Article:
Two protests happened in June 2018. One was profoundly important; the other profoundly insignificant.

On 14th June, Peter Tatchell was arrested in Red Square for staging a solo protest against Russia’s treatment of its LGBT minority. He was holding a poster which read: “Putin fails to act against Chechnya torture of gay people.”

In Russia, homophobia forms the centrepiece of one of the most aggressive and tightly focused state ideologies in the world: anti-Western, anti- liberal and anti-gay. In Chechnya, that ideology takes its most extreme form in state-coordinated pogroms; in Russia proper, broad public vitriol against ‘non-traditional’ sexualities. Here is Dmitry Kiselev, a well-known news anchor, speaking in 2012 on one of Russia’s most watched channels: “It is not enough to ban propaganda of homosexuality … if they should die in car accidents, we must burn their hearts.”

Tatchell was being brave. A dignified and elegant army of one, his protest was as meaningful and just as it was effective, exposing simultaneously the hypocrisy of Western apathy towards Putin’s ‘Hitler Olympics’ style World Cup and the fragile core of Putin-style authoritarianism, its mangled logic, its absolute absurdity.

Fast forward to 23rd June, when roughly 100,000 people (the organisers claim a much higher figure) attended an anti-Brexit ‘People’s Vote’ march in central London.

That’s quite a big turnout. But what was it for? It’s hard to work out whether the march was in favour of a public vote on the final Brexit deal, or a pro-European rally.

The first issue has some degree of legitimacy. I don’t buy that we should never have another referendum again on Europe. We had a public vote on membership of the EEC in 1975; we had another in 2016. Brexit is a new iteration of a decades-long argument about Britain’s relationship with the Continent. Our membership of the EU has always been somewhere in the middle, having never wholly accepted some of its key rights and privileges.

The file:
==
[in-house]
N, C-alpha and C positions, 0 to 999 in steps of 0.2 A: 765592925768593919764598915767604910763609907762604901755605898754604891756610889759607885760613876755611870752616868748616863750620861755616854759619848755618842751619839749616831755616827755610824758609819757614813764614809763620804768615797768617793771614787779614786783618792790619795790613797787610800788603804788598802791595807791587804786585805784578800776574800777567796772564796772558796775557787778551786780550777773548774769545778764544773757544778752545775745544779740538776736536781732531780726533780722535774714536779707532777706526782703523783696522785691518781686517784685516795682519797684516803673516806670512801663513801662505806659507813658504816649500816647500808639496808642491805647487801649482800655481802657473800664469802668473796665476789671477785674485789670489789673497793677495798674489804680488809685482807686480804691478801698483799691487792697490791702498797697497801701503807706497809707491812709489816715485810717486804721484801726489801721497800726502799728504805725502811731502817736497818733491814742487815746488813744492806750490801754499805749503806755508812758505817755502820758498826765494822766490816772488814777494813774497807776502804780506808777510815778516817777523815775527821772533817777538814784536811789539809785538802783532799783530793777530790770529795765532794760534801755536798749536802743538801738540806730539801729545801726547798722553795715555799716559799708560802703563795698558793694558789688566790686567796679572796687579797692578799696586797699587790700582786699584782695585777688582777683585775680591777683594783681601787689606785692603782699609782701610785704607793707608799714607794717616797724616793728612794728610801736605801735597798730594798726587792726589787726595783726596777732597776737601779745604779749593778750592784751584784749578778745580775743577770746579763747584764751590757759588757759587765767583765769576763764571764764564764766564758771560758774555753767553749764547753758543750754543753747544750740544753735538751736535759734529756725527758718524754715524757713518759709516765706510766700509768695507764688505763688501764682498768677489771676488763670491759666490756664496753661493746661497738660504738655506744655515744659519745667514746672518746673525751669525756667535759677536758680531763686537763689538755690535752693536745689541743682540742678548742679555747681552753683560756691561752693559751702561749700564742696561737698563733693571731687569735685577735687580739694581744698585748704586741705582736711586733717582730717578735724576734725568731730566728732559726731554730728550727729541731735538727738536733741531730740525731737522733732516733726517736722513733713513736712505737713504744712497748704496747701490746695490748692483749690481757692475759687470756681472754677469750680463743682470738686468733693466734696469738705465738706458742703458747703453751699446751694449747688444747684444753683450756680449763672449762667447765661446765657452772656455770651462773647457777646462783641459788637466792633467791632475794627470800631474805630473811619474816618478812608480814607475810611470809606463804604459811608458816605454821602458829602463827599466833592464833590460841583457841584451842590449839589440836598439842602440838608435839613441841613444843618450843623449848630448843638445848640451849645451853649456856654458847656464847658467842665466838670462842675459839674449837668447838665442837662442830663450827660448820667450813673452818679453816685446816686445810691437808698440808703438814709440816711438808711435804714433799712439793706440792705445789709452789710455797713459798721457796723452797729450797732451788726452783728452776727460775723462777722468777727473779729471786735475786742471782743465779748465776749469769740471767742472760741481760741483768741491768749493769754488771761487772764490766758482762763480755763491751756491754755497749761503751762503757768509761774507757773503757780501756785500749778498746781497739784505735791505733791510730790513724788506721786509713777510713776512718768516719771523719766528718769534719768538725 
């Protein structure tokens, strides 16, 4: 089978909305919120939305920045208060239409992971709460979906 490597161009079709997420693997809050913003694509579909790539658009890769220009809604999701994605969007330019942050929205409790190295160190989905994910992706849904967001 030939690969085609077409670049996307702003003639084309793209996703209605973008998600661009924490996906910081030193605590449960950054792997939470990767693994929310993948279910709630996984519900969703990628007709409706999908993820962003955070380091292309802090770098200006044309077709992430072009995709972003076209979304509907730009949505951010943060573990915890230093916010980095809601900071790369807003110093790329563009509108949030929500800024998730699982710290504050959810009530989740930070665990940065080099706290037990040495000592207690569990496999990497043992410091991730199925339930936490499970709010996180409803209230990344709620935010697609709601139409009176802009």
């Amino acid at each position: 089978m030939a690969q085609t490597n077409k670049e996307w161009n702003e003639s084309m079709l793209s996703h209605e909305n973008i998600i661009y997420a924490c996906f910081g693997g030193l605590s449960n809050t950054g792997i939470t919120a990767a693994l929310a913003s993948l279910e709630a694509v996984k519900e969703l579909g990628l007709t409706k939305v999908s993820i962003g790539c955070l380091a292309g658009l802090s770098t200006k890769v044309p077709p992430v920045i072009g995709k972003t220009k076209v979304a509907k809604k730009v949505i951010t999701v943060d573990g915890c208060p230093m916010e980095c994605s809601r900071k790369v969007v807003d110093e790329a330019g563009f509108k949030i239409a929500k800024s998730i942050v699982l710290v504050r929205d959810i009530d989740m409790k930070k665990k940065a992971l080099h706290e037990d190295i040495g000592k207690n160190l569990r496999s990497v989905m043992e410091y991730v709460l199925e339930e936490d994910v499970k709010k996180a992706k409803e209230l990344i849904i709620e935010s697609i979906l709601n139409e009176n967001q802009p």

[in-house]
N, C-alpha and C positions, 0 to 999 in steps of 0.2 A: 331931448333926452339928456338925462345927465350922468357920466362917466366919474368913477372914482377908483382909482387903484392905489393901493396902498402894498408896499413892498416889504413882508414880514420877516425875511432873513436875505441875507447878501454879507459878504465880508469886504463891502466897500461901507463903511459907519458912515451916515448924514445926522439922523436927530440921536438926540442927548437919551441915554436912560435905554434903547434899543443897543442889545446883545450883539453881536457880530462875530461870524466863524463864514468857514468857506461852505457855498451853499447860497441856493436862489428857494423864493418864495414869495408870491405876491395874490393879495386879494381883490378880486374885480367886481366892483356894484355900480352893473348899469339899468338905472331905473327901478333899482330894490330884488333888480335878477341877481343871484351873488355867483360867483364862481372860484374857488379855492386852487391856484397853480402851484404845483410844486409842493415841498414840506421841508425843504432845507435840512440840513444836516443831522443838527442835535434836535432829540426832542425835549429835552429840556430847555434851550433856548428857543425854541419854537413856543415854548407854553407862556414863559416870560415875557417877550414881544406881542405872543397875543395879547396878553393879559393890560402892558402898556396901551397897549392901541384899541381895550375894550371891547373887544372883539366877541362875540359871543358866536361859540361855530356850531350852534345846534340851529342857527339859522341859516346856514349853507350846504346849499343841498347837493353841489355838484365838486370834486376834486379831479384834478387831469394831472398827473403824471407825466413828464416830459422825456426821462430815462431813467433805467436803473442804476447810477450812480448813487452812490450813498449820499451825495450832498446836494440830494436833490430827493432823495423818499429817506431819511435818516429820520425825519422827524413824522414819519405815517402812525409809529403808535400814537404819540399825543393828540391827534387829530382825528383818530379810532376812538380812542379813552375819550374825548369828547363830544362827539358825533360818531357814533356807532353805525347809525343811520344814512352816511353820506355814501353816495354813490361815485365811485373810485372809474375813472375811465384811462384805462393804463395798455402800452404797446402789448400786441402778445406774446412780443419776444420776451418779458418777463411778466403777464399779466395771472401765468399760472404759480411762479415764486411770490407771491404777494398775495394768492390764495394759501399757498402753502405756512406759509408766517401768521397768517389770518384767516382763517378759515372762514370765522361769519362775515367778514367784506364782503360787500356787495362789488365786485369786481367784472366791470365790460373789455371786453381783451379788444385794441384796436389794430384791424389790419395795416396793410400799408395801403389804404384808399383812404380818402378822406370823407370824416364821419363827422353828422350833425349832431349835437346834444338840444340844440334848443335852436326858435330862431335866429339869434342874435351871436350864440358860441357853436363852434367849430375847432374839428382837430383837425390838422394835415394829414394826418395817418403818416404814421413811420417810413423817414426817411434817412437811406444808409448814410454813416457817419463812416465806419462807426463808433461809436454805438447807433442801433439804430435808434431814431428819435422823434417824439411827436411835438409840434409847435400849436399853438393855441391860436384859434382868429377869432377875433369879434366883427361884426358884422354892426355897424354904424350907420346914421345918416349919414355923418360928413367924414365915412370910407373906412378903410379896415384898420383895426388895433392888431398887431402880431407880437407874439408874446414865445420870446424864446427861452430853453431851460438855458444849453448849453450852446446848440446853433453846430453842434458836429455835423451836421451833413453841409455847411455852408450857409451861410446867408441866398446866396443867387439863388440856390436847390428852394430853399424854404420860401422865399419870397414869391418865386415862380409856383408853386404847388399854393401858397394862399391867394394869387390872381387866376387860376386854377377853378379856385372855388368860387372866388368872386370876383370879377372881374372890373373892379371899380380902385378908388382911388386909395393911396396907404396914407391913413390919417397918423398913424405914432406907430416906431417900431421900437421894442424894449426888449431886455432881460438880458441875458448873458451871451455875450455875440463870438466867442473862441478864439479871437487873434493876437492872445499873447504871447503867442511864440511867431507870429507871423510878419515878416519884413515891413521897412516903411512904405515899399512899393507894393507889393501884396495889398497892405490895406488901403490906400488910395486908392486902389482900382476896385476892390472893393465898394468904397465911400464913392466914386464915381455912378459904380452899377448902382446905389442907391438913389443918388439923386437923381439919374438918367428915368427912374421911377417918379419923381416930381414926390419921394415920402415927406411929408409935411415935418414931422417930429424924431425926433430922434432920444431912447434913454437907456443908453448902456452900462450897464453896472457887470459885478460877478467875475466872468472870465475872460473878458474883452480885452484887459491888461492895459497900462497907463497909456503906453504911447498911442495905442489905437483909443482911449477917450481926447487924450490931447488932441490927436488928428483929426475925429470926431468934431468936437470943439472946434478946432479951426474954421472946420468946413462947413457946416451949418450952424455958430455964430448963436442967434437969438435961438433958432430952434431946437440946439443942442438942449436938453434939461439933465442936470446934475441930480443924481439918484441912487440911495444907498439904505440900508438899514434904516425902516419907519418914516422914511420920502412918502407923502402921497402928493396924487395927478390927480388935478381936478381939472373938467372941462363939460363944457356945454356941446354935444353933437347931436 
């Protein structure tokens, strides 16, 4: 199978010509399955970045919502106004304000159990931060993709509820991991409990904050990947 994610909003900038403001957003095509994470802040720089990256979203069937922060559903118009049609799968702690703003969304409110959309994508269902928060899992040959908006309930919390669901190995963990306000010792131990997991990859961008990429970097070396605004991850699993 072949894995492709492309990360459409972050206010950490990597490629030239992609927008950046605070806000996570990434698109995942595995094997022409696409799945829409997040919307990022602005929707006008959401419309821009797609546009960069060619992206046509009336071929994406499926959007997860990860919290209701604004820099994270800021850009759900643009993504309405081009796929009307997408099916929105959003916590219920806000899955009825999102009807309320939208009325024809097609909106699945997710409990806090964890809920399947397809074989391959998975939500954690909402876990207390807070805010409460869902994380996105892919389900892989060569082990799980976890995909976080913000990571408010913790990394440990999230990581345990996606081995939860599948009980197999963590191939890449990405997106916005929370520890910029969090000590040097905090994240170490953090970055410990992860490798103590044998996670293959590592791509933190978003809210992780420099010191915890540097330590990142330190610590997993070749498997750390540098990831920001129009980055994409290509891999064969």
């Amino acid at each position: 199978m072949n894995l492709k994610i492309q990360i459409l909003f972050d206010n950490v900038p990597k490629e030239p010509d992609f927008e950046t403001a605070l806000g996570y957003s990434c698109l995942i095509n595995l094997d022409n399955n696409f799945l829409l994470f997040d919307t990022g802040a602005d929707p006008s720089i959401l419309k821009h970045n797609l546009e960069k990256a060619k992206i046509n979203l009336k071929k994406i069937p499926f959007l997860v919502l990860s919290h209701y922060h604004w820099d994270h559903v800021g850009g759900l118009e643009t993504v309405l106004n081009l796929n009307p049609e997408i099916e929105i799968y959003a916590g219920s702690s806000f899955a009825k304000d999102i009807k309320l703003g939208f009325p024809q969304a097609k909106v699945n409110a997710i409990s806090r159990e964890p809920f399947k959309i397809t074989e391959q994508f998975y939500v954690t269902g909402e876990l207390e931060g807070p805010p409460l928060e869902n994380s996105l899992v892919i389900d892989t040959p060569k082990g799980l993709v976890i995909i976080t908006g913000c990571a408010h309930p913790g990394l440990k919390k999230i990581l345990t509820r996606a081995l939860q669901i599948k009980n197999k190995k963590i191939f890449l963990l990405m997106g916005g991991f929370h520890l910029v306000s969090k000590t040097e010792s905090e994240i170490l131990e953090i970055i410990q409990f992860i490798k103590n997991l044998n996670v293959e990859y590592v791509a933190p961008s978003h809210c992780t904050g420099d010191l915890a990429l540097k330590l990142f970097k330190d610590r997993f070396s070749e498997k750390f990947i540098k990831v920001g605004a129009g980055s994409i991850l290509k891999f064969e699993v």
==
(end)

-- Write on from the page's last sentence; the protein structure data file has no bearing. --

At some point in the future, we may even accept more of them, or even choose to unravel ourselves further from its institutions. But Brexiteers still need to take responsibility for building a consensus for that unravelling; a powerful rejection of the status quo, off the back of a heated campaign in 2016, does not a Brexit make. Brexit is a process that may take many forms, not a final state.

Remainers need to acknowledge that there is no sustained public appetite for another referendum in the near future. In fact, there is consistent polling evidence that points in the other direction entirely: that the public are unsatisfied with the government’s delivery of Brexit but have broadly accepted that it should happen. Of the 30 polls that have measured support for a further referendum since 2016, 24 showed a majority against, only 3 were for.

But that wasn’t the point of the rally, was it? It was about signalling membership of the cosmopolitan pro-Remain community. For one afternoon, London was festooned with the blue and yellow stars of the European Union flag. There was some rousing pro-EU speech making, e.g. Caroline Lucas: “Brexit is not inevitable … Keep standing up for what you believe in.”  And a positive feel-good mood on social media, exemplified by Andrew Adonis on Twitter: “Thanks to Brexit, Britain now has maybe the largest, most passionate pro-European movement in the EU. See the huge crowds at today’s #PeoplesVoteMarch.”

Remainer sentiment in the country is roughly what it was two years ago. It even dipped slightly after campaign groups like ‘Our Future Our Choice’ were launched last year. There is little evidence that any of the positive rhetoric around Europe has made a significant difference to the debate.

That ineffectiveness is reflective of some profound problems with Remainer ideology, which run roughly along the same contours that proved a losing case at the referendum in 2016: a desiccated form of ‘third way’-ism that valorises narrowly-defined economic expertise at the expense of traditional forms of politics; no picture of a collective social good (beyond some vague notions of solidarity with the Continent); and with a heavily dogmatic edge to its rhetoric. How many times have you heard the exquisitely syllogistic ‘Brexit will leave us worse off’ – ‘No-one voted to be worse off’ – ‘Therefore we shouldn’t do Brexit’?

I voted Remain. I would do so again. But Establishment Remain has very little to do with Britain’s proud history of political radicalism. That’s not surprising: cosmopolitanism began in the Classical world as a yearning for an ethical community of like-minded people, outside and beyond the normal run of politics. That description suits Remain of 2018, reduced to arguing for a status quo that has been roundly rejected and to arguing for another referendum that no-one backs; it has retreated into clear and luminous little world in which all citizens are virtuous, still European and still right.